Luftwaffe aces meet Hitler after an awards ceremony at the Berghof, 1944

Adolf Hitler chats with his flying aces from Luftwaffe after an awards ceremony (Eichenlaub and Schwertern) at Berghof Obersalzberg on April 1944. All these Luftwaffe officers aces received their Knight’s Cross of the Iron Cross of Oak Leaves or Swords or Diamonds, the highest award made by Nazi Germany to recognize extreme battlefield bravery or outstanding military leadership. Eight of the officers shown here accounted… Read More »

Category: WW2

The burning monk, 1963

In June of 1963, Vietnamese Mahayana Buddhist monk Thích Quang Duc burned himself to death at a busy intersection in Saigon. He was attempting to show that to fight all forms of oppression on equal terms, Buddhism too, needed to have its martyrs. The self-immolation was done in protest to the South Vietnamese Diem regime’s pro-catholic policies and discriminatory Buddhist laws. In particular this was… Read More »

Deputy Mayor Ernst Kurt Lisso and his family after committing suicide by cyanide to avoid capture by US troops, 1945

As the Red Army and the Western Allies pressed closer and closer to Berlin suicides grew. Thousands of Germans committed suicide in the spring of 1945, rather than face occupation and the expected abuse by their victors. 3,881 people were recorded as committing suicide during April in the Battle of Berlin, although the figure is probably an underestimate. Although the motives was widely explained as… Read More »

A guard of honor passes out as Queen Elizabeth II rides past during the Trooping the Colour parade, 1970

In the strict world of British military protocol, there are even rules on how to faint with dignity. There are two main reasons why the guards of honor pass out: it can get pretty hot and they’ll lock their knees. Usually it’s the combination of both that gets you. And in fact “don’t lock the knees!” is the advice given to troops standing in formation… Read More »

Australian soldiers after their release from Japanese captivity in Singapore, 1945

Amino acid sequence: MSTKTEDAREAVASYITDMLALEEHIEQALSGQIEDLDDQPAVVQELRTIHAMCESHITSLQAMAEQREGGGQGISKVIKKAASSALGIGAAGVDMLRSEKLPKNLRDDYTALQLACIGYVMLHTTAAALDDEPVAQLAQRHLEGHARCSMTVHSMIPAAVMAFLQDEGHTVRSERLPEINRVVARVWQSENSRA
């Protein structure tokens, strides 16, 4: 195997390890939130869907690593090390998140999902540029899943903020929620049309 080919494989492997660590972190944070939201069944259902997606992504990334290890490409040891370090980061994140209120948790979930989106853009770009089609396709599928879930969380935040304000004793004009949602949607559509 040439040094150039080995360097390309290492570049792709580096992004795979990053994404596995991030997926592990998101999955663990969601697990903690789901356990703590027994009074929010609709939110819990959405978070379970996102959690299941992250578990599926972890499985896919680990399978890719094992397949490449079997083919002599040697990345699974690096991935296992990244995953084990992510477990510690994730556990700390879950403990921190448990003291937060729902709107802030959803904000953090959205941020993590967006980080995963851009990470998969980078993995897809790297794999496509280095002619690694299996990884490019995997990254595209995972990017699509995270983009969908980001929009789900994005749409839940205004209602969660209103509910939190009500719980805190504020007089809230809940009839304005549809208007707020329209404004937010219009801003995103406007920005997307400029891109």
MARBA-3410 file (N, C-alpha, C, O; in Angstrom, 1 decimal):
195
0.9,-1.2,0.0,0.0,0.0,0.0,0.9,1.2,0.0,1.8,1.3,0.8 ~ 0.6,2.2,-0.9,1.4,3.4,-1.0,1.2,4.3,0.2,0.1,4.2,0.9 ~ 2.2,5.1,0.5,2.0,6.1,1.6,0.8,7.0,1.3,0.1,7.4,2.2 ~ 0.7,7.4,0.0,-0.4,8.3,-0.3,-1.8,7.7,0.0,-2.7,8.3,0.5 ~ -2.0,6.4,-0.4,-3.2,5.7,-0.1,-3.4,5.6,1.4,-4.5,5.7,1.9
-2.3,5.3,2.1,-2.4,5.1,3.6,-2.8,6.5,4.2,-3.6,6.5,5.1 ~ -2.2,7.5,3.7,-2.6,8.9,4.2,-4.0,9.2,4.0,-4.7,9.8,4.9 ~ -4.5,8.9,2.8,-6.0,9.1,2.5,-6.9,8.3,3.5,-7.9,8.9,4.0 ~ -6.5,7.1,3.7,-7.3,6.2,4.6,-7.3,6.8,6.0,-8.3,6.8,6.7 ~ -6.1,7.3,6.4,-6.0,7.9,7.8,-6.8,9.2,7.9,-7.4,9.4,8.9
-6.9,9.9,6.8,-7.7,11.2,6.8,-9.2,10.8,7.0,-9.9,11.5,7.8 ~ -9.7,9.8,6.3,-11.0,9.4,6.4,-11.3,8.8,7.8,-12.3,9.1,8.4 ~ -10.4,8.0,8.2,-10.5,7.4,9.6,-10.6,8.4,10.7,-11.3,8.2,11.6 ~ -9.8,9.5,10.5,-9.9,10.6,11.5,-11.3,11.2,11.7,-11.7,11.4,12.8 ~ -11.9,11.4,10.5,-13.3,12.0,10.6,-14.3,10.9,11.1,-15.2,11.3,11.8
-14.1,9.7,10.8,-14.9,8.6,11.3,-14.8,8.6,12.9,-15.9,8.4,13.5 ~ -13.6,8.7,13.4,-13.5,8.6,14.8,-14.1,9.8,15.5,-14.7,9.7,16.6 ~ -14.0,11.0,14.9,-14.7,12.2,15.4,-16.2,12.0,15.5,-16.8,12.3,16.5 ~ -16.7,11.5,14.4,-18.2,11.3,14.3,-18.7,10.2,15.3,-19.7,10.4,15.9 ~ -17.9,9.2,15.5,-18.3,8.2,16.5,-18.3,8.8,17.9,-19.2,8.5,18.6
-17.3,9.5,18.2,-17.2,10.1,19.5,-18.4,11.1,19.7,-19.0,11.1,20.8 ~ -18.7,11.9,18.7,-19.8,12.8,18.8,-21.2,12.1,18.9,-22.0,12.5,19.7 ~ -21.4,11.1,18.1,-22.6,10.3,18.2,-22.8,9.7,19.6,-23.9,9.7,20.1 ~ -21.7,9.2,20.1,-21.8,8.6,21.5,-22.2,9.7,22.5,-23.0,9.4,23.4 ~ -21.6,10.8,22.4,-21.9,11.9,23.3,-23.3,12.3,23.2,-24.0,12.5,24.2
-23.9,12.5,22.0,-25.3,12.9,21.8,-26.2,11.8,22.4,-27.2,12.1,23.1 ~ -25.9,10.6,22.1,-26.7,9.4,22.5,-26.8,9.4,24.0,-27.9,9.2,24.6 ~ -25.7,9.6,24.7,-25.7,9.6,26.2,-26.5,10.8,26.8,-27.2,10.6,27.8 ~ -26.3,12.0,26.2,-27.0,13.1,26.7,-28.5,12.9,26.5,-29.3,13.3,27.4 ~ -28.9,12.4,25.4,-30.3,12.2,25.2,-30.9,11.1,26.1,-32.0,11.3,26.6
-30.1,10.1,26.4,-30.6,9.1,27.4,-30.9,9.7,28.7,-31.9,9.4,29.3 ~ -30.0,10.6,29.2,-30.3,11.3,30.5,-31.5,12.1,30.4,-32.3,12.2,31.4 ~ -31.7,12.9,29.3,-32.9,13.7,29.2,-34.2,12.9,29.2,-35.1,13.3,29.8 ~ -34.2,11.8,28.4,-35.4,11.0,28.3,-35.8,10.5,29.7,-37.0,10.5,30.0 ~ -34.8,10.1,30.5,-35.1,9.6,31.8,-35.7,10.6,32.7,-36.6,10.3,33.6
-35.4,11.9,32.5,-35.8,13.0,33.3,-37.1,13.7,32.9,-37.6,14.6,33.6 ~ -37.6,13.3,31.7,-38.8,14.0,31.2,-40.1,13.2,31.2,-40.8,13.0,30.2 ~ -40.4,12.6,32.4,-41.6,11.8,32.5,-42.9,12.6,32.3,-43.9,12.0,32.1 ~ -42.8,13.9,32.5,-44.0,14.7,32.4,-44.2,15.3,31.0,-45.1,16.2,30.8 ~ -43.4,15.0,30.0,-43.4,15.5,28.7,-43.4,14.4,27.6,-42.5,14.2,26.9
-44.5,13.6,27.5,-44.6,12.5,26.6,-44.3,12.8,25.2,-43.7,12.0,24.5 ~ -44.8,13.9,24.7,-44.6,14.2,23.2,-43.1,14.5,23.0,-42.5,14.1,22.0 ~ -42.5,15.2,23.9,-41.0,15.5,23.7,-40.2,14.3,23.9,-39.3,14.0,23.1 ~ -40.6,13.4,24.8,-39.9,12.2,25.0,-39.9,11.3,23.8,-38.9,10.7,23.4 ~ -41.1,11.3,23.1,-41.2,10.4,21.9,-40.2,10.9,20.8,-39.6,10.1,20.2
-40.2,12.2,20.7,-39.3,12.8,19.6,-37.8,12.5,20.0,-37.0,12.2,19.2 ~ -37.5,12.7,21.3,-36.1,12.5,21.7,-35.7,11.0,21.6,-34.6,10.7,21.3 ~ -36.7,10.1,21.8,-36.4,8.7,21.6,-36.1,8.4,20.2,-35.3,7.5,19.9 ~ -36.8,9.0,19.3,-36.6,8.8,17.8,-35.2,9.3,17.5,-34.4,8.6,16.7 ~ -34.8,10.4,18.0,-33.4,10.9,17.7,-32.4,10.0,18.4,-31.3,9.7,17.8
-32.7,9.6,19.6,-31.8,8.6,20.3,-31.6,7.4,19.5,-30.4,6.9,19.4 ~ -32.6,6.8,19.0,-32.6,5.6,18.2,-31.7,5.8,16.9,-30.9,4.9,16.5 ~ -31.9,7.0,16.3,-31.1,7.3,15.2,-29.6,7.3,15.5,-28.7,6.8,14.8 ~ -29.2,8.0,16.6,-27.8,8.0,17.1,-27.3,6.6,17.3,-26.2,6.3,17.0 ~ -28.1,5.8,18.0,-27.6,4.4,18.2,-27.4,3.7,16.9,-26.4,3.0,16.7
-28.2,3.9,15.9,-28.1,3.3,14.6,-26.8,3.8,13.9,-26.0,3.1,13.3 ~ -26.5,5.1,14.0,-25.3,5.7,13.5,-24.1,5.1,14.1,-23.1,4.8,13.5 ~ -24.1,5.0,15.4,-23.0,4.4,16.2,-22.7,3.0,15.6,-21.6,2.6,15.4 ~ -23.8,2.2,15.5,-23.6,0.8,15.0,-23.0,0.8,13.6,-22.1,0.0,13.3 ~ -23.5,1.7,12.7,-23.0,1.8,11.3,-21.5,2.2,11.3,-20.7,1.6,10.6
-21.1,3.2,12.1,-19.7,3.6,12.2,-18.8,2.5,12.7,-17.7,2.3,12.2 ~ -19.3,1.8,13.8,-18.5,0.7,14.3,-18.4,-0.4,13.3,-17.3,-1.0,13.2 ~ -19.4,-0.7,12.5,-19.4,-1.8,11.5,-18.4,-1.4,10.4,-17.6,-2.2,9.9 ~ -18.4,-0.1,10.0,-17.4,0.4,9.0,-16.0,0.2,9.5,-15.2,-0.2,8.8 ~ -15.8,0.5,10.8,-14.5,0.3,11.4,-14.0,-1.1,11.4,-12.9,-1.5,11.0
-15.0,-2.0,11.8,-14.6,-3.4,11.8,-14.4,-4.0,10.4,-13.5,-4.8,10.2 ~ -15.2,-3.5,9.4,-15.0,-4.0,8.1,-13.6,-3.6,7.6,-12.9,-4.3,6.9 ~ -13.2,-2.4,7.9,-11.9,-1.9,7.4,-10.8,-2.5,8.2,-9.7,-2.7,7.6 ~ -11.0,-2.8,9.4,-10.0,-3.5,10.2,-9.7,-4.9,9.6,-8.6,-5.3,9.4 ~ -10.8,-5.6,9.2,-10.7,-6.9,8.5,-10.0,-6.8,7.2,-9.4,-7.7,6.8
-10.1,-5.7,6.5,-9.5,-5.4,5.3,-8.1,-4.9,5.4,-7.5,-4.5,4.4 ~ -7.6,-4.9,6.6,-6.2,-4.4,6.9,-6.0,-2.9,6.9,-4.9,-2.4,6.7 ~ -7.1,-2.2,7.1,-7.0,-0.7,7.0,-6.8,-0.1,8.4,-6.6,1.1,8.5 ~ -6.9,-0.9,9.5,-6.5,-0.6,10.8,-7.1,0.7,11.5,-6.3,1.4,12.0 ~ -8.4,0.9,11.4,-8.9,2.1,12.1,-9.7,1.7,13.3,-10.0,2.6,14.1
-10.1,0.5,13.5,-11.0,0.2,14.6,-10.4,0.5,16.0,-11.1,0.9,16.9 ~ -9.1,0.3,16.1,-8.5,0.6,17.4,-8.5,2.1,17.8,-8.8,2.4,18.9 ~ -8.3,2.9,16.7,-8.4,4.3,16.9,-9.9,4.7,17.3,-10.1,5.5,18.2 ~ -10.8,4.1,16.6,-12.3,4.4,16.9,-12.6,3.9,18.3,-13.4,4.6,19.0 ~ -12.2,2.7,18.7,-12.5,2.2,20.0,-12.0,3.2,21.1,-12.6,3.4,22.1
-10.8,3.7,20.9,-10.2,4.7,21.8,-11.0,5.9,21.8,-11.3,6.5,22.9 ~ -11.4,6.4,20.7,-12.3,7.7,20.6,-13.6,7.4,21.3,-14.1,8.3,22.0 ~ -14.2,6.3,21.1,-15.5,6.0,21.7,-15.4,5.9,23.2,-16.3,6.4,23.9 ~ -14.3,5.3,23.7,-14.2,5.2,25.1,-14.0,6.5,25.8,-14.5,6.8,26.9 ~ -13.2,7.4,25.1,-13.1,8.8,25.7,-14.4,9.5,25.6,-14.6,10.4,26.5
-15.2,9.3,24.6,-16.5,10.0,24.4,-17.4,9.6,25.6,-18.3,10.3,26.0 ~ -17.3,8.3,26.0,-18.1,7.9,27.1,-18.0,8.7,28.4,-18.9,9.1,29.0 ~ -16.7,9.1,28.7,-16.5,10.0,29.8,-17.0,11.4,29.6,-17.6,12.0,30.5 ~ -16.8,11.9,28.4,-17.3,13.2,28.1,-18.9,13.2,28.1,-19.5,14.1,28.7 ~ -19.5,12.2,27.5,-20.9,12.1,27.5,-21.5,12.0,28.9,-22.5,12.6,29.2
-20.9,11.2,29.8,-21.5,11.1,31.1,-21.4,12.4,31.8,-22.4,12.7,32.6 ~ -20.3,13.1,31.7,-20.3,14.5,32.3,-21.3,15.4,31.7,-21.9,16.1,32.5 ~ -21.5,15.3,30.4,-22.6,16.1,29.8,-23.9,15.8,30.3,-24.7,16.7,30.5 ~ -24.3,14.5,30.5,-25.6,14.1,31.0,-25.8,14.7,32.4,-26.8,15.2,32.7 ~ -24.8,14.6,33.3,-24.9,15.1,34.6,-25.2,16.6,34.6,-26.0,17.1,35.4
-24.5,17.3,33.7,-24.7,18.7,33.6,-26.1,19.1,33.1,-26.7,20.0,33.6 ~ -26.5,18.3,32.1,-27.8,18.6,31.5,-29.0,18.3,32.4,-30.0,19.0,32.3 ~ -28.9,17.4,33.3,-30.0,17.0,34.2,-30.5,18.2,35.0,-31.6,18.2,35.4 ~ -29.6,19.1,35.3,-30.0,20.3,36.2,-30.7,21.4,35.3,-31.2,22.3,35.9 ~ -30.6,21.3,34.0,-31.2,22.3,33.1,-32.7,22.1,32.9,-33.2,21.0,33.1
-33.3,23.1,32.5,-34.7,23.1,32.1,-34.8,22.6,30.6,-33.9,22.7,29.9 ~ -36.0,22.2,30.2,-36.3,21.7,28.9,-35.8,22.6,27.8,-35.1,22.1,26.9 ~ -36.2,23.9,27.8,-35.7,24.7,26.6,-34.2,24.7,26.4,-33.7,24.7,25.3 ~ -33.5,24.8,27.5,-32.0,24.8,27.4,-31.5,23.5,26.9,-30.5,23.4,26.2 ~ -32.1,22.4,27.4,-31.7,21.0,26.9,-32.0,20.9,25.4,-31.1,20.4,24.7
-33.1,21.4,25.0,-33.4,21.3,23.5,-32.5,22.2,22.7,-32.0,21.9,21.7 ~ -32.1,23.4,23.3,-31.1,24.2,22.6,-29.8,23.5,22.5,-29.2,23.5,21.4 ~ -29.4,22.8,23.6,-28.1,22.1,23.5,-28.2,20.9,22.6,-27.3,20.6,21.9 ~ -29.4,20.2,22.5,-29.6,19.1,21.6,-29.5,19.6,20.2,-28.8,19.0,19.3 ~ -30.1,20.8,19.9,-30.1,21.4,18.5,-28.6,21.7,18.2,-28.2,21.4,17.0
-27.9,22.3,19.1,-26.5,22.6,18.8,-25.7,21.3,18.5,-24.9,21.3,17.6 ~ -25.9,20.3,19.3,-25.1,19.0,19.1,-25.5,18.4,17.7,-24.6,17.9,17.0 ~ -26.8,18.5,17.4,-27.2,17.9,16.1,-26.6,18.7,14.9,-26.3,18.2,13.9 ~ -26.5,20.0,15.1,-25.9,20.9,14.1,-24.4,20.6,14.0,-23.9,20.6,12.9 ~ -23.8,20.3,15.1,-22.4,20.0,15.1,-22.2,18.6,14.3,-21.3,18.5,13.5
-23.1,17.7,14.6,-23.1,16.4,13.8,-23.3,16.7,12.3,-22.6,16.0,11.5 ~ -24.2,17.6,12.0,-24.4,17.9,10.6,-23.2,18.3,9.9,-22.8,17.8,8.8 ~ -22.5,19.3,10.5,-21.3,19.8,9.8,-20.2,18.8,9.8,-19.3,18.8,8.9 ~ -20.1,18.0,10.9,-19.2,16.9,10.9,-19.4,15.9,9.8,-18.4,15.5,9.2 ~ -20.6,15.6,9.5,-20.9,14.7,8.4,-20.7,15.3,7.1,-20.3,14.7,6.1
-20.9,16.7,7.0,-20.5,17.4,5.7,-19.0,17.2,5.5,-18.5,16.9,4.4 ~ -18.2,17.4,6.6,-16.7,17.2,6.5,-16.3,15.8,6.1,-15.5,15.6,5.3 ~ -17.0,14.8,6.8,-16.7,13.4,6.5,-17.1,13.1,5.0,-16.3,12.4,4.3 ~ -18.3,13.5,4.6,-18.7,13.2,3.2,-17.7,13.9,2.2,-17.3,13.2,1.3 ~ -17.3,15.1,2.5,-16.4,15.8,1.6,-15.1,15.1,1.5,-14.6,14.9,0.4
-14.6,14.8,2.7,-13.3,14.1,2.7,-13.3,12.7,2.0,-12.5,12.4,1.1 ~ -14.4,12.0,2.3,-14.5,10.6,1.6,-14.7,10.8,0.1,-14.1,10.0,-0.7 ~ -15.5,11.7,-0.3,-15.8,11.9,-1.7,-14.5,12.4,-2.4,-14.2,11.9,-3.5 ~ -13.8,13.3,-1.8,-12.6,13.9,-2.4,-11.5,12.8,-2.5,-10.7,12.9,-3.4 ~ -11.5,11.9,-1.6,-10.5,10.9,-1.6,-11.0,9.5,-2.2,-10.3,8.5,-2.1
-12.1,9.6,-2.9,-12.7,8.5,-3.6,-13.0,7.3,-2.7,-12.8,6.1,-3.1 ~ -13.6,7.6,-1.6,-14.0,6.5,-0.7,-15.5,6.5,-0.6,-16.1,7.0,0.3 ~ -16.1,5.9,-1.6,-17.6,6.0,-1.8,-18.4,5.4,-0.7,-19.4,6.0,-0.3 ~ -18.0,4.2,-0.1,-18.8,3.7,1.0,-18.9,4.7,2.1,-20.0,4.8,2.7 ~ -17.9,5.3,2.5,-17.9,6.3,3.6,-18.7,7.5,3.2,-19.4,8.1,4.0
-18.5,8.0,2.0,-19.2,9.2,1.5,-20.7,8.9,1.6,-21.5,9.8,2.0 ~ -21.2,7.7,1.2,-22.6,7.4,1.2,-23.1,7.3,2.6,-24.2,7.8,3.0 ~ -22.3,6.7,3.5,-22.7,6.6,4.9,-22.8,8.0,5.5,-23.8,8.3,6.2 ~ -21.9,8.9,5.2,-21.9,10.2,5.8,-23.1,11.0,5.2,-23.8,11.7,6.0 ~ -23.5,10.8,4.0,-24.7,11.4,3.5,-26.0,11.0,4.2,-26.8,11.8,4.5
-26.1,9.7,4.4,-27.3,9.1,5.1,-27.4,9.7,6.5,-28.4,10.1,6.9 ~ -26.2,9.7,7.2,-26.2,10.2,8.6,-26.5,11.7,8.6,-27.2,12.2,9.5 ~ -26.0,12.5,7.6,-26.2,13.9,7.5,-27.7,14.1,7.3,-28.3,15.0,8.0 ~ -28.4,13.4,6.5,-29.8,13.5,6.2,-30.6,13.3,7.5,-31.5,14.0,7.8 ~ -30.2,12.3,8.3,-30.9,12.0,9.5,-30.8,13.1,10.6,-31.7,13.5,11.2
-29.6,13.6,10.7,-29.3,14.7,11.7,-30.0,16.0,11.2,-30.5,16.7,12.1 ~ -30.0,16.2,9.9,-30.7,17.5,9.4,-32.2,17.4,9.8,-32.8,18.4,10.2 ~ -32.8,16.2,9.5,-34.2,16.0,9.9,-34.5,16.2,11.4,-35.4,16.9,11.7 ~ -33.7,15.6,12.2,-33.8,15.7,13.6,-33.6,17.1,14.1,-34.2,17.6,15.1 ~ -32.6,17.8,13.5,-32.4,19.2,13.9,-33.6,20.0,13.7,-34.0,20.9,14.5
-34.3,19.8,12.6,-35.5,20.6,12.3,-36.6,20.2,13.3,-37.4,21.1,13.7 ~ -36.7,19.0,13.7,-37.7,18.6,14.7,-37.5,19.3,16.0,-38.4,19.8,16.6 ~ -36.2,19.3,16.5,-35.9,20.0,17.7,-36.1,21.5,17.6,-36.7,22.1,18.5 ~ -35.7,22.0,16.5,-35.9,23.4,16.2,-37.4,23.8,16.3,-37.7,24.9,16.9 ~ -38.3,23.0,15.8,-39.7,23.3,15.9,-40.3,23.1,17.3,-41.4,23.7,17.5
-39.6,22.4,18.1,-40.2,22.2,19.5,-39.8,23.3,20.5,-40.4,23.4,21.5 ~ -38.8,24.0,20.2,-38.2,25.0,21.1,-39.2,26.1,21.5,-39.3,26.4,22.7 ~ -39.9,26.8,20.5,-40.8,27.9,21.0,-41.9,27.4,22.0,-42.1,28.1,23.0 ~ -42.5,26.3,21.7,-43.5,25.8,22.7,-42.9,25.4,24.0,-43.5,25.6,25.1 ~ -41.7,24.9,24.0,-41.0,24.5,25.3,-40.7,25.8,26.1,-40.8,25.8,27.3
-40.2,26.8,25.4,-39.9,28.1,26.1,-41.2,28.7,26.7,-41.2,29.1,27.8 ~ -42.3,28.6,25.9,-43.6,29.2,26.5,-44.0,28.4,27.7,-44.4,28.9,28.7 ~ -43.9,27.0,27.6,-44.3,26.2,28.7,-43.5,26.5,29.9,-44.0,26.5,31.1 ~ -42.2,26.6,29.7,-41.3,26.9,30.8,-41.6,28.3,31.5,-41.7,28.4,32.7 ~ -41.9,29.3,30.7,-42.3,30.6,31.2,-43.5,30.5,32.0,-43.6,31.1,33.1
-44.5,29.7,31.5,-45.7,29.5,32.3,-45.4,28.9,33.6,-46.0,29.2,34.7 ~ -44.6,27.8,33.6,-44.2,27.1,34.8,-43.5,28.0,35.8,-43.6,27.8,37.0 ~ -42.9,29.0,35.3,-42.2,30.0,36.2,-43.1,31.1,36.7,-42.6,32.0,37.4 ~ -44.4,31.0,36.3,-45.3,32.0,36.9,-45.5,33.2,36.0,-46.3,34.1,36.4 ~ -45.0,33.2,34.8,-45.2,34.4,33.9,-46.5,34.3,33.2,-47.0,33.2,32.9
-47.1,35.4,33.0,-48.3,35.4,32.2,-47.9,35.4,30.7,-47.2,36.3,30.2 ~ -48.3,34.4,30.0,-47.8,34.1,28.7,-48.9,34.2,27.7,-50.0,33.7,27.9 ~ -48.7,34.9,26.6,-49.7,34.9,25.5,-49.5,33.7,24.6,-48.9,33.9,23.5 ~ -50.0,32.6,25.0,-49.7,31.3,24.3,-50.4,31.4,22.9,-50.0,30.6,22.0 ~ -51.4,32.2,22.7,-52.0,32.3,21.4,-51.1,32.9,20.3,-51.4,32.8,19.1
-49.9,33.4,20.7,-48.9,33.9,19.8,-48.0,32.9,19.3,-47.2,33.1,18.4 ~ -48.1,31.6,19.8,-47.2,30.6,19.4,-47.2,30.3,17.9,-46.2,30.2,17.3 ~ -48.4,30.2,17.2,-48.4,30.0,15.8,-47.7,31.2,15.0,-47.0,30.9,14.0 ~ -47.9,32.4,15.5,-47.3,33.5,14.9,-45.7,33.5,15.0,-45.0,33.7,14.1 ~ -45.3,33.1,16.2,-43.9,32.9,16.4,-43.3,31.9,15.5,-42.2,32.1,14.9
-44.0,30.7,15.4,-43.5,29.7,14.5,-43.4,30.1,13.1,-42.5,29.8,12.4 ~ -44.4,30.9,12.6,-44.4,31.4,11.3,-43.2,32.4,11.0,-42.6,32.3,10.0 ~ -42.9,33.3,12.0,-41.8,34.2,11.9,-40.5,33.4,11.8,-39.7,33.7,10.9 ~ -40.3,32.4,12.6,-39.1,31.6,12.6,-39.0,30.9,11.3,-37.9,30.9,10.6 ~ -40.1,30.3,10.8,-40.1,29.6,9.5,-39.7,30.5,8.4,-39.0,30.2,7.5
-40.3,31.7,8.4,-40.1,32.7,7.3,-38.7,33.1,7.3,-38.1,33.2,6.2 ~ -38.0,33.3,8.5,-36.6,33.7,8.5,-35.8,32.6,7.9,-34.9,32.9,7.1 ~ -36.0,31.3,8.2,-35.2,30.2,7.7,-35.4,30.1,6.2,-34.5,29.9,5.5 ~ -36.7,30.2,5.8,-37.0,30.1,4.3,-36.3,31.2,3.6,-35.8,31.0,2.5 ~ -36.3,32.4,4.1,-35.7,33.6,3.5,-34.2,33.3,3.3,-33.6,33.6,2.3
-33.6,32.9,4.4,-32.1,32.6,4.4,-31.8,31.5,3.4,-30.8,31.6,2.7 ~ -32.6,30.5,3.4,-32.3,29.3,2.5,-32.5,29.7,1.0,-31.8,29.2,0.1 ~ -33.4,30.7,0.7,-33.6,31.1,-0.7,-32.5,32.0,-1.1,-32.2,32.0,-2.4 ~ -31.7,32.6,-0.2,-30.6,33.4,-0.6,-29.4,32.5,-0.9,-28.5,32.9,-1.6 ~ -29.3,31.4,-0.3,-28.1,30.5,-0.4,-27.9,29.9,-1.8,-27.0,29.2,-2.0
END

Five Australian former prisoners of war catch up on news from home after their release from Japanese captivity in Singapore, September 1945. The brutal treatment inflicted upon these men by their Japanese captors is clearly illustrated by their poor physical condition. These prisoners were held on the Changi POW camp. Often thought to be synonymous with horror it was in fact a relatively comfortable camp,… Read More »

A girl who grew up in a concentration camp draws a picture of “home” while living in a residence for disturbed children, 1948

A girl who grew up in a concentration camp was asked to draw “home” and what she drew was scribbles. It shows how the horrors of the concentration camp warped her mind. It’s a mystery what the lines truly mean to her, probably the chaos or the barbed wire. This photograph was taken by Chim (David Seymour) in a home for emotionally disturbed children located… Read More »

John F. Kennedy campaigns in rural West Virginia, precariously perched on a high-chair to deliver his speech, 1960

While part of every candidate’s retinue, security was simply not the pressing, public concern in 1960 that it would suddenly and necessarily become within a few short years. Here, seemingly alone in a crowd in Logan County, West Virginia, JFK speechifies from a kitchen chair as, mere feet away, a young boy absently plays with a jarringly realistic-looking toy gun. JFK went on to win… Read More »

Category: USA

The Solvay Conference, probably the most intelligent picture ever taken, 1927

The Solvay Conference, founded by the Belgian industrialist Ernest Solvay in 1912, was considered a turning point in the world of physics. Located in Brussels, the conferences were devoted to outstanding preeminent open problems in both physics and chemistry. The most famous conference was the October 1927 Fifth Solvay International Conference on Electrons and Photons, where the world’s most notable physicists met to discuss the… Read More »

Rudolf Hoess the commandant of the Auschwitz concentration camp, is hanged next to the crematorium at the camp, 1947

Rudolf Hoess (Rudolf Höss) was the architect and commandant of the largest killing center ever created, the death camp Auschwitz, whose name has come to symbolize humanity’s ultimate descent into evil. On 1 May 1940, Hoess was appointed commandant of a prison camp in western Poland. The camp was built around an old Austro-Hungarian (and later Polish) army barracks near the town of Oswiecim; its… Read More »

Highway of Death, The result of American forces bombing retreating Iraqi forces, Kuwait, 1991